Later an attempt was made to form a university with credentialed academics teaching, but funding was insufficient and the general public was not much interested in signing up for courses.

A school for children was established by Mrs. Mary Gray of Boston. The School of the Open Gate was not on the Krotona property, but nearby. The principal was Julia K. Sommer. By 1920, fifty students were enrolled, including the sons of L. W. Rogers. The school closed in 1926, but was later reopened in Ojai.

Neely Warrington dancing, from Los Angeles Sun, June 30, 1918

American Theosophical Society at Krotona

While Krotona Institute of Theosophy was established as an E.S. center, the headquarters of the American Theosophical Society was also moved to the site. "The Theosophical Society was located at Krotona as an honored guest of the Krotona Organization which was in the hands of the Outer Head [Annie Besant] of the E.S."[18] A large library, belonging to the E.S., was compiled. The Theosophical Book Concern moved from Chicago, and established printing, bindery, and distribution services in Hollywood.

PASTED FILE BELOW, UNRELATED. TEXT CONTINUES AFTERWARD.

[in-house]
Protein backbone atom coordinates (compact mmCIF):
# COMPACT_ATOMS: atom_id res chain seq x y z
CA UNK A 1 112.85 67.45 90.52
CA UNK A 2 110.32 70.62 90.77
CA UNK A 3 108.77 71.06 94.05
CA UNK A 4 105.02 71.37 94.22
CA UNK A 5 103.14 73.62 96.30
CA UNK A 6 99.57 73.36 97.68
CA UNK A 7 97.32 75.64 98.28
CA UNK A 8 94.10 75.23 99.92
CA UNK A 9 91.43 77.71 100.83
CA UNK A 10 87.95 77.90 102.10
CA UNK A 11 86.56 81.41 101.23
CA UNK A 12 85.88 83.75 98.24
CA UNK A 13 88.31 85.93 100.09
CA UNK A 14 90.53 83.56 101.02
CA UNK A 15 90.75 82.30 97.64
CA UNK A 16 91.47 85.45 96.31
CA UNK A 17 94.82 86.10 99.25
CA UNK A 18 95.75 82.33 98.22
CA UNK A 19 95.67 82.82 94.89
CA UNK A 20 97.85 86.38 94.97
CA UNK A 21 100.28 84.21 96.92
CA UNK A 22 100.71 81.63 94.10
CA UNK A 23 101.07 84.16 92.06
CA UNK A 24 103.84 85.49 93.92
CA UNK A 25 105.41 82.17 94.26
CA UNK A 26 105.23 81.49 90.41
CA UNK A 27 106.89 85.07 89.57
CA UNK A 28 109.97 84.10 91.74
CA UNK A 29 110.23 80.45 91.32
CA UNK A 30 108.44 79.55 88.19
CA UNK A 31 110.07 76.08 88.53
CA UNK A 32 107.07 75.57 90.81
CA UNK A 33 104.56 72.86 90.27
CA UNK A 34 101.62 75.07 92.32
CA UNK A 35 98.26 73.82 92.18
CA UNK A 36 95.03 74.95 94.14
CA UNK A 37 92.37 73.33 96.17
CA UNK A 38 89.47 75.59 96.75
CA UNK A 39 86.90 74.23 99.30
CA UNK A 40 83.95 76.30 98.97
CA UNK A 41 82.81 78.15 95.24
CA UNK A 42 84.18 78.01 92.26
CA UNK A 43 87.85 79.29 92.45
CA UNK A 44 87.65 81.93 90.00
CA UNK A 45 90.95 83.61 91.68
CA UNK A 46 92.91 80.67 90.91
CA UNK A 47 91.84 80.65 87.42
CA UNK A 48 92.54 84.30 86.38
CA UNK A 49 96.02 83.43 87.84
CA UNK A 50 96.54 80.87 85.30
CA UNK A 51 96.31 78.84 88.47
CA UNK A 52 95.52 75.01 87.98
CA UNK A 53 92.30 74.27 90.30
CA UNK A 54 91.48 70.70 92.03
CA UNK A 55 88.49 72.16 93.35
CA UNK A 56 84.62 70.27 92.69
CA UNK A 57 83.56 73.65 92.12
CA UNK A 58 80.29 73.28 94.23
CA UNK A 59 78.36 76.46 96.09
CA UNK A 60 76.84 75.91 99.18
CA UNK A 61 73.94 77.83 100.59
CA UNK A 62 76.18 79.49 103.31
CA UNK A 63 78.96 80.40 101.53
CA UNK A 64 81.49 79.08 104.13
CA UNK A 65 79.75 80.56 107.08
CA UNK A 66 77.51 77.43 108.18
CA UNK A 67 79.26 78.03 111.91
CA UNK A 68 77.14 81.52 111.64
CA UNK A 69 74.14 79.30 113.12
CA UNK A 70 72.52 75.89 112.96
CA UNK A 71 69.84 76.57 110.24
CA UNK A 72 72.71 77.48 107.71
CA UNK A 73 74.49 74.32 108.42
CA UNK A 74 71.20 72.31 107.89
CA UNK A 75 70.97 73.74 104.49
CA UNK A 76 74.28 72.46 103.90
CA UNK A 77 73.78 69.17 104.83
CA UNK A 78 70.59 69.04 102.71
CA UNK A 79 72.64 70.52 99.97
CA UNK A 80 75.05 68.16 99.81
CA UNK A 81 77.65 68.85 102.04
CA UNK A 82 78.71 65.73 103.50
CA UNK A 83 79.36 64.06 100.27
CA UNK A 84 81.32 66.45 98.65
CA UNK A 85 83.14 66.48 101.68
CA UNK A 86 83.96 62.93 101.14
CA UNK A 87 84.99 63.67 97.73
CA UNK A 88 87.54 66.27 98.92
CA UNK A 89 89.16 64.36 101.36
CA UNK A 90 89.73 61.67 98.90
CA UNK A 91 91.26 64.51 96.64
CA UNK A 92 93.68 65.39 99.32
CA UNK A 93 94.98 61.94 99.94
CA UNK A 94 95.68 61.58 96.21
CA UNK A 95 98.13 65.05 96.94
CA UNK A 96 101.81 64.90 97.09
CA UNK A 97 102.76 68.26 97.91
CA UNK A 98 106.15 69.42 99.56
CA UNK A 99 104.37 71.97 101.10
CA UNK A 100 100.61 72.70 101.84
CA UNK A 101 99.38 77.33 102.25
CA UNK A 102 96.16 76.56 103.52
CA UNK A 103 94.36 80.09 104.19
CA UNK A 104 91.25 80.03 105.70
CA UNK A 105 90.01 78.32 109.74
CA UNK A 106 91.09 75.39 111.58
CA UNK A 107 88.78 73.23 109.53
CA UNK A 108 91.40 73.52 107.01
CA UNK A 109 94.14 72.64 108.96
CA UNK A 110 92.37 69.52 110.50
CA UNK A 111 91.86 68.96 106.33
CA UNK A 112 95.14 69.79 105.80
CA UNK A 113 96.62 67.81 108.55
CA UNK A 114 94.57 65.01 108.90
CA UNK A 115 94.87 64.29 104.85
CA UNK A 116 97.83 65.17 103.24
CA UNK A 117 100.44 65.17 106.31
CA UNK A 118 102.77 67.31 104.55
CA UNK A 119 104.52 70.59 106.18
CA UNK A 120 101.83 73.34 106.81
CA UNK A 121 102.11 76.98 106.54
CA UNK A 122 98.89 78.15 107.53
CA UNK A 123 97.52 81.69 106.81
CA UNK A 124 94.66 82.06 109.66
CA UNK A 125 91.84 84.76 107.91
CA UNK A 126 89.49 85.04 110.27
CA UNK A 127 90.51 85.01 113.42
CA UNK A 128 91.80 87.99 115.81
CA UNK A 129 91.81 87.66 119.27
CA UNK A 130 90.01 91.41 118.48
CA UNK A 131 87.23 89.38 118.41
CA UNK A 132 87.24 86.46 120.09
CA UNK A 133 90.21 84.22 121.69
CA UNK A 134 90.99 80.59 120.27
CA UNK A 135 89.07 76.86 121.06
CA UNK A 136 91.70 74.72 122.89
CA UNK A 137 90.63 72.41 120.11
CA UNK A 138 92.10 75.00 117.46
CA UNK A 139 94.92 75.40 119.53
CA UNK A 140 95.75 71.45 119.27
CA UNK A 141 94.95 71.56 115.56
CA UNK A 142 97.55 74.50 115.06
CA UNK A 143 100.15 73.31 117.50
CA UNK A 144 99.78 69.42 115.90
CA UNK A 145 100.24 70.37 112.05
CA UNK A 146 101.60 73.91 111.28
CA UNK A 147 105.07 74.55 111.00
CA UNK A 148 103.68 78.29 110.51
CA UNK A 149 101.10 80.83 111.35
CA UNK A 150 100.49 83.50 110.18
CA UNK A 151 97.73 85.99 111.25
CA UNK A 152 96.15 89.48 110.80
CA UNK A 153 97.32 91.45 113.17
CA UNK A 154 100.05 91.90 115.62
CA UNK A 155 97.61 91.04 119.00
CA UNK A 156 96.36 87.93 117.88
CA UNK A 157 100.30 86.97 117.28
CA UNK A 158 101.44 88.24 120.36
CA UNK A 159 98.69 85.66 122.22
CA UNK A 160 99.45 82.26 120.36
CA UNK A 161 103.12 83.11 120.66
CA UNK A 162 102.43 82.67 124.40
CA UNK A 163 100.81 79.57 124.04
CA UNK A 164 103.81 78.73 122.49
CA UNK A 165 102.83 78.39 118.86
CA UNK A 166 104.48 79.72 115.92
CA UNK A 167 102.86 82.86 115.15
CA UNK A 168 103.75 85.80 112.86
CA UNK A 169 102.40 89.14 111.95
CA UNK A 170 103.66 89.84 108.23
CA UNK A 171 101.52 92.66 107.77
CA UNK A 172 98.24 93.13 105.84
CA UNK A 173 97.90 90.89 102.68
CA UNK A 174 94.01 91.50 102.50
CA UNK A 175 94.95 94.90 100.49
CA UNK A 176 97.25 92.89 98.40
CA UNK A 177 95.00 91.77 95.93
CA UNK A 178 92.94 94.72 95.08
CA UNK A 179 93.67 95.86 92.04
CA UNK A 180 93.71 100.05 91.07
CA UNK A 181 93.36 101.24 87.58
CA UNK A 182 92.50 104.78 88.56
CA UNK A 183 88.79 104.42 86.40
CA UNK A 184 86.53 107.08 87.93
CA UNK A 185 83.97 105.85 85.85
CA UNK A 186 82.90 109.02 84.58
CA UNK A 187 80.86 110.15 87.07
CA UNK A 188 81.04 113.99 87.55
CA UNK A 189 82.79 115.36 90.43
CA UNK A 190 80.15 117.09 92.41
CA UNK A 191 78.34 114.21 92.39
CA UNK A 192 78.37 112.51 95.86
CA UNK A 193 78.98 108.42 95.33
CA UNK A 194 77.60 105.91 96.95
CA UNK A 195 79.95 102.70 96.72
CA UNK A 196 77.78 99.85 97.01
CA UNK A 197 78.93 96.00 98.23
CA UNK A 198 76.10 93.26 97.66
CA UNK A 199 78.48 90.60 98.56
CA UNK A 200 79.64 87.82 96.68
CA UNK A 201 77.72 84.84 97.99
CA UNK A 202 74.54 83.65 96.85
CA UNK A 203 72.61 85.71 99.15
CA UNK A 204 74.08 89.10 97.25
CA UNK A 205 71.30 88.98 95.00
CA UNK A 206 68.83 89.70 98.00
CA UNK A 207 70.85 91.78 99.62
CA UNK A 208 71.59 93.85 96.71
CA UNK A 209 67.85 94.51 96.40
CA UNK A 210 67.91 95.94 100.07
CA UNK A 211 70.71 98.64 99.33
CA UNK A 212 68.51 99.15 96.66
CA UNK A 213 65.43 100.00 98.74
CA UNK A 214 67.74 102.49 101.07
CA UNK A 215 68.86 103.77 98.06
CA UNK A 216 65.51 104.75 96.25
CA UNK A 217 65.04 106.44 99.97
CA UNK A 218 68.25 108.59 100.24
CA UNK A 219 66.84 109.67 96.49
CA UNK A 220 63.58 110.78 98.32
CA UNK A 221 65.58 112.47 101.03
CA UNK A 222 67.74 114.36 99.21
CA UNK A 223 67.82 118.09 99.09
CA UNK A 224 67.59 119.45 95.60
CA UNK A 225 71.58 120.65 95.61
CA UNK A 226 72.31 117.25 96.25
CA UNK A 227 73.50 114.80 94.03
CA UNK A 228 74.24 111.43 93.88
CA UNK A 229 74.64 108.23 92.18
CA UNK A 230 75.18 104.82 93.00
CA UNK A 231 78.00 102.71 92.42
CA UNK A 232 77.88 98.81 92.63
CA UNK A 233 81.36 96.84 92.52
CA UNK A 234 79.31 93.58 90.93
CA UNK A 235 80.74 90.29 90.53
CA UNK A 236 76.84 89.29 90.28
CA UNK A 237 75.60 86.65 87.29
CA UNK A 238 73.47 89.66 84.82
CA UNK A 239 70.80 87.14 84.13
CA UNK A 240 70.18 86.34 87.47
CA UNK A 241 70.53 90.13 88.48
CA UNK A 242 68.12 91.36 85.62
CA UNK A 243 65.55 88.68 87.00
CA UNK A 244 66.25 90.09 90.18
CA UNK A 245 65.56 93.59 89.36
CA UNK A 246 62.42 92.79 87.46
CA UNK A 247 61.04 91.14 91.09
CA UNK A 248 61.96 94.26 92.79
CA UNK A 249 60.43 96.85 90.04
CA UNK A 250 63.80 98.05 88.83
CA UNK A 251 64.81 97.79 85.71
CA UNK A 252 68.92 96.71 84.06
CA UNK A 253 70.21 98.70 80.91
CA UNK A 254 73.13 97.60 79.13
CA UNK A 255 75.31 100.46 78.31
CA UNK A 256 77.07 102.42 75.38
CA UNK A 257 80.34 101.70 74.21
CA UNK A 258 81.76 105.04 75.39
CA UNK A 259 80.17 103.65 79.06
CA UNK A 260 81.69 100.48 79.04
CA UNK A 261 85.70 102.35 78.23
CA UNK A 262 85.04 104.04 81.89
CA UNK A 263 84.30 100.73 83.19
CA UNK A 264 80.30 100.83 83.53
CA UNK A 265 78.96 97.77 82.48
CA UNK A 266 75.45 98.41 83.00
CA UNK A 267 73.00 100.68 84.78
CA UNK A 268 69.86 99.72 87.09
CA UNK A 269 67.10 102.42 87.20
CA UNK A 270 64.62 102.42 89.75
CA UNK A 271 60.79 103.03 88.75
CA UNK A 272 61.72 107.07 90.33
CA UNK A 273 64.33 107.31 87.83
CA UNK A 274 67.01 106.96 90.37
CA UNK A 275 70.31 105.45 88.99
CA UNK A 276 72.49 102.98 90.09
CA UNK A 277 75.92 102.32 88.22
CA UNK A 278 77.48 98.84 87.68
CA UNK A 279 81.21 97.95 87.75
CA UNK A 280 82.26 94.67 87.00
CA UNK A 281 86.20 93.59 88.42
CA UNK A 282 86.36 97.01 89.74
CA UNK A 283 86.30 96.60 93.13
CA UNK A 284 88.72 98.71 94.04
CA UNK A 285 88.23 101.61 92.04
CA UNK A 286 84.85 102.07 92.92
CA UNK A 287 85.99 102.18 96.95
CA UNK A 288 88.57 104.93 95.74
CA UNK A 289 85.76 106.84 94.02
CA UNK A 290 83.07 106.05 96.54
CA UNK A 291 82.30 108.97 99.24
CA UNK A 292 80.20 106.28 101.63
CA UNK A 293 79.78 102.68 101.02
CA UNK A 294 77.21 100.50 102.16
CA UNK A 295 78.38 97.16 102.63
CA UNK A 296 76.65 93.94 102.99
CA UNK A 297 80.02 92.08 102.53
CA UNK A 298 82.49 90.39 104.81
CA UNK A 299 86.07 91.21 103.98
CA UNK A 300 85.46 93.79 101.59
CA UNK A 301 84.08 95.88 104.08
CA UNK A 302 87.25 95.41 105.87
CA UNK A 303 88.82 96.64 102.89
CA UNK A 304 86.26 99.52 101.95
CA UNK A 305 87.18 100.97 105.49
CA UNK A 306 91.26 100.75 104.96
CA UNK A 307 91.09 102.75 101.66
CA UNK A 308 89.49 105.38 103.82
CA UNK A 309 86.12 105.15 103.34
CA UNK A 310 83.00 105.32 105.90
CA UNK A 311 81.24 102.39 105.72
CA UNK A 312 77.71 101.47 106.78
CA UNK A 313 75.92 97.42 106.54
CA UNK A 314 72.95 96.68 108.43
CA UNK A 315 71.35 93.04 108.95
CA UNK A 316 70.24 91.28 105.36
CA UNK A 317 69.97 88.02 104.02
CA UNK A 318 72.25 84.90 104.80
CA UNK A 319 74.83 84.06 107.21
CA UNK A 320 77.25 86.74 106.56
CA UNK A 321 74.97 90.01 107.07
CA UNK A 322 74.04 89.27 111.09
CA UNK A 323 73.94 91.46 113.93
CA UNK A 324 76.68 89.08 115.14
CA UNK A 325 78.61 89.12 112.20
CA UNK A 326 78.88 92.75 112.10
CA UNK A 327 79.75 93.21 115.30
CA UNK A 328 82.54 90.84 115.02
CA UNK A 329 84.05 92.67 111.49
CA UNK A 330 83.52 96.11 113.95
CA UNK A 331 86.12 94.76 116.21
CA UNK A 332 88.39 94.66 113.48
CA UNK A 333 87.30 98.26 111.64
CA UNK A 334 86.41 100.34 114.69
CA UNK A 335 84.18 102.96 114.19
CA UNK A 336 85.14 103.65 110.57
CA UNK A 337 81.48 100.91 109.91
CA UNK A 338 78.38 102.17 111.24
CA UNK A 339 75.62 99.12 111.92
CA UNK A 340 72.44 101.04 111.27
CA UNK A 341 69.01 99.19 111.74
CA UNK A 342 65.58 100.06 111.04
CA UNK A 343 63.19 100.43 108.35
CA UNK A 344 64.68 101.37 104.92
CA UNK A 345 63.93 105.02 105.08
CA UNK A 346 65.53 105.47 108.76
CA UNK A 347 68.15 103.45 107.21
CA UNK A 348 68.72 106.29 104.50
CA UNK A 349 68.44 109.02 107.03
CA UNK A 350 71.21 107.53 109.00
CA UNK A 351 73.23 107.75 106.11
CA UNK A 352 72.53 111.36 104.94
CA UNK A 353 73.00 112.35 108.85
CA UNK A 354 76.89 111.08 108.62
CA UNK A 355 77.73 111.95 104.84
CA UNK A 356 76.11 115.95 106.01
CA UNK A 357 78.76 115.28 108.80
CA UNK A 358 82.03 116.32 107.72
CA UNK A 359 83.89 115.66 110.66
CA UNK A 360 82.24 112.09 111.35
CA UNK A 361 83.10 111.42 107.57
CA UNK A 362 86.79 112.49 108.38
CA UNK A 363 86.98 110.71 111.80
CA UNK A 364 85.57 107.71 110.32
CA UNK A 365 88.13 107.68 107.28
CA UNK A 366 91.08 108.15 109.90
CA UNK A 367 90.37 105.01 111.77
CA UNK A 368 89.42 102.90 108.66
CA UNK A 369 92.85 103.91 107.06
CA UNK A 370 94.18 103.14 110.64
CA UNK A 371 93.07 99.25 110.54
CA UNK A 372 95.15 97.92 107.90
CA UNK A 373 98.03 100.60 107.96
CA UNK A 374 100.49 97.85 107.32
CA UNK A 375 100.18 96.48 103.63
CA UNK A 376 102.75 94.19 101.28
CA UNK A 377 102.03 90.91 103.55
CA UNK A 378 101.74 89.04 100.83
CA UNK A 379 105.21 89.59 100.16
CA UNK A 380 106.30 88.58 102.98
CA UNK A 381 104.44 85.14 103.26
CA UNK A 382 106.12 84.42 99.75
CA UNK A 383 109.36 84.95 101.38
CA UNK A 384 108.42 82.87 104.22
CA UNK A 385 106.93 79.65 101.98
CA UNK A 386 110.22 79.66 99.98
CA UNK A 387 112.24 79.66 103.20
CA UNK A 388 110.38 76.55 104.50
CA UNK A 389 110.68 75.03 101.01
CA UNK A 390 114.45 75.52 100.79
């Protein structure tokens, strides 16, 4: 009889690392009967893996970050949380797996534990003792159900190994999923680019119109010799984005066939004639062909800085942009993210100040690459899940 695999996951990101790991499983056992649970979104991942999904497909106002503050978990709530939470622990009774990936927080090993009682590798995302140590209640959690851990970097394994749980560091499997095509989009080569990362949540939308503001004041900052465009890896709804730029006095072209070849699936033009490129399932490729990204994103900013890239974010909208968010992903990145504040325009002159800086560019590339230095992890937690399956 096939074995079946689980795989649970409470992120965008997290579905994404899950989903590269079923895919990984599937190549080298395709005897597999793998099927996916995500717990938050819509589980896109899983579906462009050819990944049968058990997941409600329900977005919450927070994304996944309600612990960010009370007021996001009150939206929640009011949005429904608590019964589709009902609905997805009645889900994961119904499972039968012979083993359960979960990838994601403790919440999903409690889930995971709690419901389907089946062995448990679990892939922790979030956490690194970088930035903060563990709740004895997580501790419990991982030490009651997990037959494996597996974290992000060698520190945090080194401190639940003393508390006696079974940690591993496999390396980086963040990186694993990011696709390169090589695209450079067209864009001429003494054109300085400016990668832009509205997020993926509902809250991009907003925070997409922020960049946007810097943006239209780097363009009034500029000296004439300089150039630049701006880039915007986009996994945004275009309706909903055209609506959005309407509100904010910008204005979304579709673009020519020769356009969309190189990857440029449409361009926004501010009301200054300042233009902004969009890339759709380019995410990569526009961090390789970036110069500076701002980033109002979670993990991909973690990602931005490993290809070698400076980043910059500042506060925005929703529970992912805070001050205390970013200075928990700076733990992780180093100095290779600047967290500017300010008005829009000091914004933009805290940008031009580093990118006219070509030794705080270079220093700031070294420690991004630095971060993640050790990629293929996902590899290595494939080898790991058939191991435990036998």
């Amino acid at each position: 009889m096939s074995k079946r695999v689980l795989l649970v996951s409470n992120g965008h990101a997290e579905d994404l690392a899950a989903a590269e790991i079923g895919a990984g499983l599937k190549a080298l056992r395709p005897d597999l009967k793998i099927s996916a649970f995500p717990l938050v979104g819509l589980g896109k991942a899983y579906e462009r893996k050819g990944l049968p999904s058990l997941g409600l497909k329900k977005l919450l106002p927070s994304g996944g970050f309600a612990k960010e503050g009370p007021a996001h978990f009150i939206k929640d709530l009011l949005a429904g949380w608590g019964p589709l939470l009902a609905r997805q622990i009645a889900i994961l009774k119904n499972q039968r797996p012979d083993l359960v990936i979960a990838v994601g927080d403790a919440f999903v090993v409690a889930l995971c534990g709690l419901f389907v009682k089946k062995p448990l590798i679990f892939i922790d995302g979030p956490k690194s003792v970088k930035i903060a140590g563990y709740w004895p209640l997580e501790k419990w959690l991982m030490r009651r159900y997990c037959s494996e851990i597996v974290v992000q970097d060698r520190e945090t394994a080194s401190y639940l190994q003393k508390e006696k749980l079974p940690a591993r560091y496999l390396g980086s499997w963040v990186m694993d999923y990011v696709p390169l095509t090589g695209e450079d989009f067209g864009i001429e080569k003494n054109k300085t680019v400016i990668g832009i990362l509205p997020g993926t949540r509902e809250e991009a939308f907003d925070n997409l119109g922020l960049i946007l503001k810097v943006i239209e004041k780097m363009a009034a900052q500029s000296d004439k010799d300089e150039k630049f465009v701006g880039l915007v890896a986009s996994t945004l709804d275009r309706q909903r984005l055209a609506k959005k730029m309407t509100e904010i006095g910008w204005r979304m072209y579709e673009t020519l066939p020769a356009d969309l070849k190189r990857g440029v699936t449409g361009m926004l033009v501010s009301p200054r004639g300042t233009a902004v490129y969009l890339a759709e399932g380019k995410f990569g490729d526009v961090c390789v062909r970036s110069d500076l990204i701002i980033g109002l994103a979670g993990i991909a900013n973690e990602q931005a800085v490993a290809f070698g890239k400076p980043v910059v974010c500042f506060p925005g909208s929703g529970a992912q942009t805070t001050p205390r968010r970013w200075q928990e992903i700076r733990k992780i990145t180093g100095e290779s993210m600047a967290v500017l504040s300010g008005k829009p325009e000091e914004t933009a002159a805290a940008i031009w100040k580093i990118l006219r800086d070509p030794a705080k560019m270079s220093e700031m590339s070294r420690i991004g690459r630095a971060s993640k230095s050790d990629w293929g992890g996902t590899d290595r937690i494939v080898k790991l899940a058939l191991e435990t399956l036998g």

Theosophical lodges

Lodge work under the auspices of the American Theosophical Society was separate from work done through the E.S. and the various other organizations, and involved offering lectures to the general public and special meetings for members. The Hollywood Lodge was chartered on February 21, 1913. The Besant Lodge of Hollywood formed on October 16, 1920 with 56 charter members, "made up of people who live in or near Krotona, who desire to work unitedly and one-pointedly for Theosophy."[19] Marie Poutz was president, with Eugene Munson as vice president and May Rogers as secretary. That organization still exists under the name of Besant-Hollywood Lodge.

Other activities at Krotona